To obtain oviduct-specific expression of the recombinant HNP4 protein in transgenic chickens, we used the 2.8-kb chicken Ova promoter to drive the expression of the transgene specifically in the tubular gland cells of the oviduct . The promoter contains two regulatory elements, SDRE and NRE. The SDRE, spanning from -892 to -780, increases ovalbumin gene transcription in the presence of four steroid hormones, and the NRE, spanning from -308 to -88, appears to have the dual role of repressing transcription in the absence of steroids and cooperating with the SDRE to activate transcription in the presence of steroids . Although there are several SNPs in the promoter sequence of the chicken ovalbumin gene, no SNPs were present in the core sequence of the Ova promoter (data not shown). As shown by the RT-PCR analysis, expression of the transgene was restricted to the oviducts and was not detected in other tissues, indicating that the 2.8-kb promoter successfully drove transgene expression in the oviduct tissues. In a previous report , the 2.8-kb promoter was sufficient for high-level production of recombinant proteins in the chicken oviduct; however, in our study, the quantities of HNP4 and HNP4-His proteins expressed in the egg whites were not as high as those reported previously. The lower levels might be explained by differences in the location of the inserted transgene; it is well known that the location of genes in chromosomes plays a major role in their expression. In our study, we obtained 15 G1 heterozygous chickens with six different insertion sites, and the expression levels of HNP4 varied in chickens with the different insertions, as assayed with qRT-PCR and ELISA (Figs 4B and 5B), indicating that insertion position was the primary factor affecting gene expression in our system. In recent years, preparation of transgenic chickens using primordial germ cells (PGCs) has been considered an efficient method , and gene-targeted transgenic chickens have been successfully produced using this method in other laboratories [38, 39]. Gene targeting is the fundamental method to overcome positional effects, and the problem of positional effects in transgenic chickens might be solved in the future with the development of PGC technology.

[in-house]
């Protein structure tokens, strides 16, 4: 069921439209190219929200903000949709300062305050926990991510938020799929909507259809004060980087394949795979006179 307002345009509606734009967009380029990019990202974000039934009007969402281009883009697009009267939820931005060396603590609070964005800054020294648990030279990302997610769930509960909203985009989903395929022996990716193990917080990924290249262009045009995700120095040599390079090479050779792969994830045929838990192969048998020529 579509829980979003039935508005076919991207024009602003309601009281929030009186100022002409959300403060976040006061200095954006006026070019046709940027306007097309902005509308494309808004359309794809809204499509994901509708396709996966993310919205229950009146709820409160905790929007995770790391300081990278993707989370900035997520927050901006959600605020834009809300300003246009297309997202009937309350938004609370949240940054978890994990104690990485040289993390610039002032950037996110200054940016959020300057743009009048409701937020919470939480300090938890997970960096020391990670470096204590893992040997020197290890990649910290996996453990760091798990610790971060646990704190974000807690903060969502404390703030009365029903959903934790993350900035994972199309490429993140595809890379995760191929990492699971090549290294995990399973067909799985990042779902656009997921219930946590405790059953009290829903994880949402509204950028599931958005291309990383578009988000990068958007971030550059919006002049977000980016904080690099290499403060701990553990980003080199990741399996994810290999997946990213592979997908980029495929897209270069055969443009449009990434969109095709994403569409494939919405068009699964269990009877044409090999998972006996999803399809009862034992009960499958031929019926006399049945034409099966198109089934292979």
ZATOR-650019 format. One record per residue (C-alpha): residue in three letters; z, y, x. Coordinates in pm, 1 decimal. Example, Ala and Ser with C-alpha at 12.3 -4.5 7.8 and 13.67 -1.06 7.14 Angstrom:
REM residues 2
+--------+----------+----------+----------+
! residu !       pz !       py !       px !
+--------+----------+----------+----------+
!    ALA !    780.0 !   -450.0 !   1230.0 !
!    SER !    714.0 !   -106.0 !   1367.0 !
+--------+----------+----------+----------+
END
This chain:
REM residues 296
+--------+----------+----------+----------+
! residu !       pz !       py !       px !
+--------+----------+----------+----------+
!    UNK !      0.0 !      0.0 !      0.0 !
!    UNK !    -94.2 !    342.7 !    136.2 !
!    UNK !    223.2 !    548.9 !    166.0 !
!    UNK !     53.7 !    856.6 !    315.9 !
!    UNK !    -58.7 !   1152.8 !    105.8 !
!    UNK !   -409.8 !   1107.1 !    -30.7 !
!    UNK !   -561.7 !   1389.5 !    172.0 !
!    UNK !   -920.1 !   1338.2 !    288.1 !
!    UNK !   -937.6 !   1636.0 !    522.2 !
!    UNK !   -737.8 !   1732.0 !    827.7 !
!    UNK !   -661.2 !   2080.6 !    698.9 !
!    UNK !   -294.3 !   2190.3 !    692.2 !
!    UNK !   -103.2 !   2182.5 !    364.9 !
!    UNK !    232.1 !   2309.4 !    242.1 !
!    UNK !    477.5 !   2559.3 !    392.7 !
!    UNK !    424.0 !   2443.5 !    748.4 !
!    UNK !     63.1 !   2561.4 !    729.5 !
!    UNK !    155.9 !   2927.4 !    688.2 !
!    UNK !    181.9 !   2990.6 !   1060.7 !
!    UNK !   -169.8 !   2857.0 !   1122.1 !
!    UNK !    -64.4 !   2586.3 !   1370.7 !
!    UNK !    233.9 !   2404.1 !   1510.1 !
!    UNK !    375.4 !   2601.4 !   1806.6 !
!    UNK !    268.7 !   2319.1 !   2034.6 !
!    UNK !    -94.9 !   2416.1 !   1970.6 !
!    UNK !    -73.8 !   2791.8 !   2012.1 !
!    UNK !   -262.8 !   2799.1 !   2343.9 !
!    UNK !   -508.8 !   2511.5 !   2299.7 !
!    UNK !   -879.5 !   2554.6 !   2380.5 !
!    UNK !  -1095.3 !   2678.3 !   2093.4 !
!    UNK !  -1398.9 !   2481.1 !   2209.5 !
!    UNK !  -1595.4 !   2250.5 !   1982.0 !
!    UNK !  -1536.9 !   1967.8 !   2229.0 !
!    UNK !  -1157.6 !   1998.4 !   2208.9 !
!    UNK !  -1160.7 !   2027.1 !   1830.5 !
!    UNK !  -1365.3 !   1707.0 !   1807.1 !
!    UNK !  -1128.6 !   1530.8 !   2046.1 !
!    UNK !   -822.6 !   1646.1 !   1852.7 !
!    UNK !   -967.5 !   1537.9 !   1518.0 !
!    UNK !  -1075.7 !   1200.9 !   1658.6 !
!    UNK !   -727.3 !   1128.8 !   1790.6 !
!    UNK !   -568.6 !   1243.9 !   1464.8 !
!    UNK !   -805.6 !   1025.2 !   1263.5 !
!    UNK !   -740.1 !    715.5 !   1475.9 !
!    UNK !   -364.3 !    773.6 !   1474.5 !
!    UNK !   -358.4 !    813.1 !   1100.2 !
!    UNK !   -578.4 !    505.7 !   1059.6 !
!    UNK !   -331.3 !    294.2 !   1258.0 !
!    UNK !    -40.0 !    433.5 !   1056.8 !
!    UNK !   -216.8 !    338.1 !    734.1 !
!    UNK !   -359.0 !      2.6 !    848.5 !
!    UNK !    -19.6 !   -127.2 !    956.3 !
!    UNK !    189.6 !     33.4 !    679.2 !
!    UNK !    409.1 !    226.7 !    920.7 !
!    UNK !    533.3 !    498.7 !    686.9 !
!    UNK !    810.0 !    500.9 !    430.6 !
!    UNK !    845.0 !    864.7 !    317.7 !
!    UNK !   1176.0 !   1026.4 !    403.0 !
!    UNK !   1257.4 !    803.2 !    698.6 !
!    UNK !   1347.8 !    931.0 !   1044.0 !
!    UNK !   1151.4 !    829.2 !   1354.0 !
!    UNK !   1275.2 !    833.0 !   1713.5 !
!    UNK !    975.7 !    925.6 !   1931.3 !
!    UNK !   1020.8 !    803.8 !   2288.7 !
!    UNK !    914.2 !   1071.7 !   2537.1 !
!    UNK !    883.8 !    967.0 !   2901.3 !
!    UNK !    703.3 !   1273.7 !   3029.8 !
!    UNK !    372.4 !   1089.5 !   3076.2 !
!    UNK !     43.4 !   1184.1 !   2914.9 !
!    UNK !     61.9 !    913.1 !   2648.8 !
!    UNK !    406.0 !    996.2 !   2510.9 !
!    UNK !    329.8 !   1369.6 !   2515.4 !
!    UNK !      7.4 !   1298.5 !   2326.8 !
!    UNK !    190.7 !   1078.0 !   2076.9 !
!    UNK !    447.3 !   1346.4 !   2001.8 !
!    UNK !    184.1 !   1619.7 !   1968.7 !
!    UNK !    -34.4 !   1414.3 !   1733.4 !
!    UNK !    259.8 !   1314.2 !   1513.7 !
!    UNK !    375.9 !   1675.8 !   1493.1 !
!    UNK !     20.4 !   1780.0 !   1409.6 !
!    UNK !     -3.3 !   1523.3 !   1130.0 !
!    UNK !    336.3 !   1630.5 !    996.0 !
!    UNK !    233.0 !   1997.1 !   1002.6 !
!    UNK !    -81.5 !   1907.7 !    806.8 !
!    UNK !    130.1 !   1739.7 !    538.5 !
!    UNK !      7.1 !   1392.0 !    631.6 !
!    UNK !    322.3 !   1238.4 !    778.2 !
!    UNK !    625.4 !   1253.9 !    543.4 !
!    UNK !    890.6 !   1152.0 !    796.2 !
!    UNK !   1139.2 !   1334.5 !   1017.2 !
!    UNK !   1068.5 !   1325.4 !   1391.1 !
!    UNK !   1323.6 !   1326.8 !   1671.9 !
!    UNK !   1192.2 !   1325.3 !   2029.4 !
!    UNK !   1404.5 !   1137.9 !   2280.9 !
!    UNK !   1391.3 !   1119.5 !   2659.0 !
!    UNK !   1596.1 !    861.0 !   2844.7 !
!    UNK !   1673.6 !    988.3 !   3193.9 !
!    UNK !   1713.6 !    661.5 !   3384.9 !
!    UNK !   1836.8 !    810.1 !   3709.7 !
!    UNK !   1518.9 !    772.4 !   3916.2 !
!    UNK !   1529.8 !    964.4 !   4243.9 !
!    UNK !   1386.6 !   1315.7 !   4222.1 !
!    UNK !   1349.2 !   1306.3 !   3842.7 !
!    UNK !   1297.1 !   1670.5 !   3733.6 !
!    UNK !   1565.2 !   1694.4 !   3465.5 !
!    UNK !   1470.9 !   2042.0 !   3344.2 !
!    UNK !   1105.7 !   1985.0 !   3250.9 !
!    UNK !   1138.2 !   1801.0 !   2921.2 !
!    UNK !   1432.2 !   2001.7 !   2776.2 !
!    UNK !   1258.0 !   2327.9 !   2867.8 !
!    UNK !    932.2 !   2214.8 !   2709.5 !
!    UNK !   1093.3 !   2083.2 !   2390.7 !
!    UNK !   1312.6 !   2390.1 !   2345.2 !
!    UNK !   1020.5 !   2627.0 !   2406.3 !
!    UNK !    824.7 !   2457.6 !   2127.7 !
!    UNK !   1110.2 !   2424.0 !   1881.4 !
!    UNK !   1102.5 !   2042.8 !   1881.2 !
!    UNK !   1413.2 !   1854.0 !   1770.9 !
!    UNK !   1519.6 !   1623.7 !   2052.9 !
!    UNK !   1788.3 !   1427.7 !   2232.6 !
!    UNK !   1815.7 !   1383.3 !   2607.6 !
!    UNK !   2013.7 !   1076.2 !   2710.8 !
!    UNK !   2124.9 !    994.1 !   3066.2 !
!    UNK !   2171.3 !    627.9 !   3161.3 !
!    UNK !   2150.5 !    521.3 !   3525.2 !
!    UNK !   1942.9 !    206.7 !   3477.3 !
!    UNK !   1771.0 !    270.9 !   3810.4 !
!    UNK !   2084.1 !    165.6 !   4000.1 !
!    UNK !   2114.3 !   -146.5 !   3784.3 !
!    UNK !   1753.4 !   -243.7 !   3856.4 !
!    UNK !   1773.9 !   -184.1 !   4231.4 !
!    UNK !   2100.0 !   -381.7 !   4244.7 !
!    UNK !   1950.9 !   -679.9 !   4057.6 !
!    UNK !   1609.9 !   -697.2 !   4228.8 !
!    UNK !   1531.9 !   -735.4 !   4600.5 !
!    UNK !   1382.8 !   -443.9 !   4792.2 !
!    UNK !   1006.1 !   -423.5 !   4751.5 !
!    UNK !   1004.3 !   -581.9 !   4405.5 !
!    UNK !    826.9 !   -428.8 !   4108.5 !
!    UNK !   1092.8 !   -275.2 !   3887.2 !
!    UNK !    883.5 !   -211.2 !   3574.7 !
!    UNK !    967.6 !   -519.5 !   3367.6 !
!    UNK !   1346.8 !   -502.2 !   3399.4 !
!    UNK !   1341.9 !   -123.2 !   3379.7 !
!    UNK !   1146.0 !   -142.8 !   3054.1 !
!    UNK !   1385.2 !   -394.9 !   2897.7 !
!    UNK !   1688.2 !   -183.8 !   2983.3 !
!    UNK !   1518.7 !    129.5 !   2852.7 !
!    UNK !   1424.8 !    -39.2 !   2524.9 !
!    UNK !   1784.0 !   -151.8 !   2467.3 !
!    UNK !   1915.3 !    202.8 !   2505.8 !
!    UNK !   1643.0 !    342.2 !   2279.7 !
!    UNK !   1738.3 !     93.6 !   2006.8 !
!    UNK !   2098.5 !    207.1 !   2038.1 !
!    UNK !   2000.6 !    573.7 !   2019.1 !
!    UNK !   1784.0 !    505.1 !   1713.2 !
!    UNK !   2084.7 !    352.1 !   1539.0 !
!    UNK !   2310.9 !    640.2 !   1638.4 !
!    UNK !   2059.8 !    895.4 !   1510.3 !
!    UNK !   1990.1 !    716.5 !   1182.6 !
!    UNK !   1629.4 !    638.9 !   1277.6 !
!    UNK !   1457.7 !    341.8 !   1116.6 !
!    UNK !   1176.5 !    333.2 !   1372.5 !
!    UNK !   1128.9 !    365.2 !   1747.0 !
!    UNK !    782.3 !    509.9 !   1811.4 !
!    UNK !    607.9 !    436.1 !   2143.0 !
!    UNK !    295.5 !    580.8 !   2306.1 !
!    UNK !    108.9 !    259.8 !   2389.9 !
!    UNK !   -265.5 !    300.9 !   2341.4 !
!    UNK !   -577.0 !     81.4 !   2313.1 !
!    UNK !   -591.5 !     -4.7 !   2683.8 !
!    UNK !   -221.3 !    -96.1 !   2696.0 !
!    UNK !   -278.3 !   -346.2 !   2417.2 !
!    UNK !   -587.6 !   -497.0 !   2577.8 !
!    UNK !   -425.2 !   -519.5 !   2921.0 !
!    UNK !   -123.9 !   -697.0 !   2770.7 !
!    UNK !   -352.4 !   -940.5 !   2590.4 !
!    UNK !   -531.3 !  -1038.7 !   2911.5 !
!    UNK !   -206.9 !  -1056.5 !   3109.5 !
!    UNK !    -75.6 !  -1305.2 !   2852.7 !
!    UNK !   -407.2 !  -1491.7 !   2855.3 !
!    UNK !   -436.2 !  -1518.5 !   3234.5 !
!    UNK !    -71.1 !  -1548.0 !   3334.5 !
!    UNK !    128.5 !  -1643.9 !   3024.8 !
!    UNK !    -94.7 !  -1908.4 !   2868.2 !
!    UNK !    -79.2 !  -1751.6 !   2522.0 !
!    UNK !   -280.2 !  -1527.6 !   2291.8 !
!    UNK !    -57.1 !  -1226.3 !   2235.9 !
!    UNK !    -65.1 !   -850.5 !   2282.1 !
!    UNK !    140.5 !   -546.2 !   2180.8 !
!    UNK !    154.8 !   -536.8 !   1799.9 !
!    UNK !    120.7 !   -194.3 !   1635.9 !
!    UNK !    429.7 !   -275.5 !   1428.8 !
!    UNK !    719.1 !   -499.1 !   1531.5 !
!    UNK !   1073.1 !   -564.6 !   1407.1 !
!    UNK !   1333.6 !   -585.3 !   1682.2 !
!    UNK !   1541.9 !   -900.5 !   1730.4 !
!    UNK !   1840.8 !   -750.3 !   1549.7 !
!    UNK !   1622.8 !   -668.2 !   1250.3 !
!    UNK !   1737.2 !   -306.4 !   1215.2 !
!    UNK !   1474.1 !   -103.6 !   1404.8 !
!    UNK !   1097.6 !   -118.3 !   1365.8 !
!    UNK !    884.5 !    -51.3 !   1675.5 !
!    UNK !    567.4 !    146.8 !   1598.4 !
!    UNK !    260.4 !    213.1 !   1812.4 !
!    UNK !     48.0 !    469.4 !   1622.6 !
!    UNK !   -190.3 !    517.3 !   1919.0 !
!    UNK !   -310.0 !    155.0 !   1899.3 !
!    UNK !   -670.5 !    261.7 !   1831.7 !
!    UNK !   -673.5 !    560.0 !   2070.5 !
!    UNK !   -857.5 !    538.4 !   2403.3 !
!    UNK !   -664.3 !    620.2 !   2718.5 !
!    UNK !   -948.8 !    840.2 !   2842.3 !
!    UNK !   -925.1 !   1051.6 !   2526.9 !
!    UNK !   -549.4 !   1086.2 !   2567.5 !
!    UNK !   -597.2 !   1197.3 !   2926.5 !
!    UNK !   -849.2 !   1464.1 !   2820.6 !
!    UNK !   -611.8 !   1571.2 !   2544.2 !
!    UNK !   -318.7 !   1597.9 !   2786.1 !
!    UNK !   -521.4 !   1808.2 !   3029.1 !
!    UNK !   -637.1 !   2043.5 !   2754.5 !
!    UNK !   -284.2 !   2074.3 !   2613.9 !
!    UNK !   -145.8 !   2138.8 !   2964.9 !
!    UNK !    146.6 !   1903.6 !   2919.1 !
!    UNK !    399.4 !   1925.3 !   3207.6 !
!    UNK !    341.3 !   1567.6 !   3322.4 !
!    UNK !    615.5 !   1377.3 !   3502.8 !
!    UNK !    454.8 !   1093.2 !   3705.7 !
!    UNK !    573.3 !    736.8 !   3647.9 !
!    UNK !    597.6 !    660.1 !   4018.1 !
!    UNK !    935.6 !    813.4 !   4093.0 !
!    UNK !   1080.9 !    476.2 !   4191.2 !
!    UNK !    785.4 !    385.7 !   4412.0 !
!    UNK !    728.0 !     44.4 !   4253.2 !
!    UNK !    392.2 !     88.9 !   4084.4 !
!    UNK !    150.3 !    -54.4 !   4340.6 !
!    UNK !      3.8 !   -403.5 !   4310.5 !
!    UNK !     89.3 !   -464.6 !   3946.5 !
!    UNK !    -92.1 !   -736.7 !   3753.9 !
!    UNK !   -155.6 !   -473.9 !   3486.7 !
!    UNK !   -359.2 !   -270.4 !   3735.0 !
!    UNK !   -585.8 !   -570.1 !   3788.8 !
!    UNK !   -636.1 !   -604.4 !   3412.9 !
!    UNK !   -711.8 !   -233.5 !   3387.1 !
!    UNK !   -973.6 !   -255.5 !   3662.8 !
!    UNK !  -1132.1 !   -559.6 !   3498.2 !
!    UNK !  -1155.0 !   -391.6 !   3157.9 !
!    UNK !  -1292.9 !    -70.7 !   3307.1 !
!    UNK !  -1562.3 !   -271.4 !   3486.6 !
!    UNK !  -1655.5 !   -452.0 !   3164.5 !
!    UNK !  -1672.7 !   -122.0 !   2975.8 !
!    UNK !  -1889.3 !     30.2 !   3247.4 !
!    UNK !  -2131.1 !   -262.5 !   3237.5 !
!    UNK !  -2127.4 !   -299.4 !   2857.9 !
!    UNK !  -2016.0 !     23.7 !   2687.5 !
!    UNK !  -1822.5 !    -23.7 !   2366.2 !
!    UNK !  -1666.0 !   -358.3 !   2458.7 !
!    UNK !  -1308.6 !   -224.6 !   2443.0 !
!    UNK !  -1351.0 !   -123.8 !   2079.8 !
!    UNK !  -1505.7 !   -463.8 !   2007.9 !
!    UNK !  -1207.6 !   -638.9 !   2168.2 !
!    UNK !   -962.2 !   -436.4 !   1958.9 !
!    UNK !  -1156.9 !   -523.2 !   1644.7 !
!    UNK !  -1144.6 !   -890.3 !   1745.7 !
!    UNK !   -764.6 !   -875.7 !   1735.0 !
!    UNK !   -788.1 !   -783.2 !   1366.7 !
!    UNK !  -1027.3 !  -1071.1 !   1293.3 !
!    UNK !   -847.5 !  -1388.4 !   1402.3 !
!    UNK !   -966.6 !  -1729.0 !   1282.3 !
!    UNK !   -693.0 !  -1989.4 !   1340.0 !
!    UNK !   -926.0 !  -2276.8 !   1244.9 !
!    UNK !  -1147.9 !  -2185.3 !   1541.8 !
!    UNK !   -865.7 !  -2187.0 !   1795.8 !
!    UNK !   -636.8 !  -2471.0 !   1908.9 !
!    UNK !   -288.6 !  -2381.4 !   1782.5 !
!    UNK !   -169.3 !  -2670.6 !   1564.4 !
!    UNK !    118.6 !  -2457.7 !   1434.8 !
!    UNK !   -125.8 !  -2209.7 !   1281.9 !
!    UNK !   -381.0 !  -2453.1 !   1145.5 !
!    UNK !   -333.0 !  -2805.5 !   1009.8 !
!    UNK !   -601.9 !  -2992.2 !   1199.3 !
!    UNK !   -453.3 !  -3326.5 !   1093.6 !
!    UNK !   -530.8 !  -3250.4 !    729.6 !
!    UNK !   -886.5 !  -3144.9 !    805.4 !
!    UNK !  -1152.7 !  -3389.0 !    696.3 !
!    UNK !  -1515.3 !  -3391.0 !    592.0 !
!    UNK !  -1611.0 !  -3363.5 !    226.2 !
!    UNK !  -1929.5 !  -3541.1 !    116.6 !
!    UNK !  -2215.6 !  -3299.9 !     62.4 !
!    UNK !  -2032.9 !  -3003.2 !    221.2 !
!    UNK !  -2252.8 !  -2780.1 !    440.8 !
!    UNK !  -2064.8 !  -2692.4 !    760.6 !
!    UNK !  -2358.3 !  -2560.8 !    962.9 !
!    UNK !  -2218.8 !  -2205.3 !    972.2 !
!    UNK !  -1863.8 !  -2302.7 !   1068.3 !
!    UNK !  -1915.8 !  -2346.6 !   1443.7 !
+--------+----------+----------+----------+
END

Gene silencing is one of the major obstacles to the generation of transgenic chickens. In this study, we found no evidence of HNP4 silencing in any generation of the transgenic chickens analyzed. However, we plan to continue to assess transgene expression in successive generations to confirm its stability.
In summary, we have developed a new system for producing recombinant HNP4 protein in egg whites. The biological activity and security of the recombinant HNP4 proteins expressed in the oviducts will be evaluated in future experiments and our study might provide a new clue for producing antimicrobial peptides with oviduct bioreactor.
S1 Fig. Transfection efficiency of 293T cells.
293T cells were transfected with pBud-EGFP-HNP4-His, and control cells were transfected with an empty vector. GFP was expressed in the transfected cells after incubation for 24 h.
S2 Fig. PCR analysis of the partial G0 hens.
The primers used to screen the transgenic chickens generated an 881-bp PCR product. The figure shows some of the G0 hens detected using this method; the G0 hens shown in the figure are G0-7, G0-37, G0-38, G0-50, G0-61, G0-62, and G0-69. The amount of DNA from G0 chickens used for PCR was 1 μg. M, 100-bp ladder; 1, heart; 2, liver; 3, spleen; 4, lung; 5, kidney; and 6, ovary; NC, negative control (oviduct of the wild-type hen); and PC, positive control (plasmid).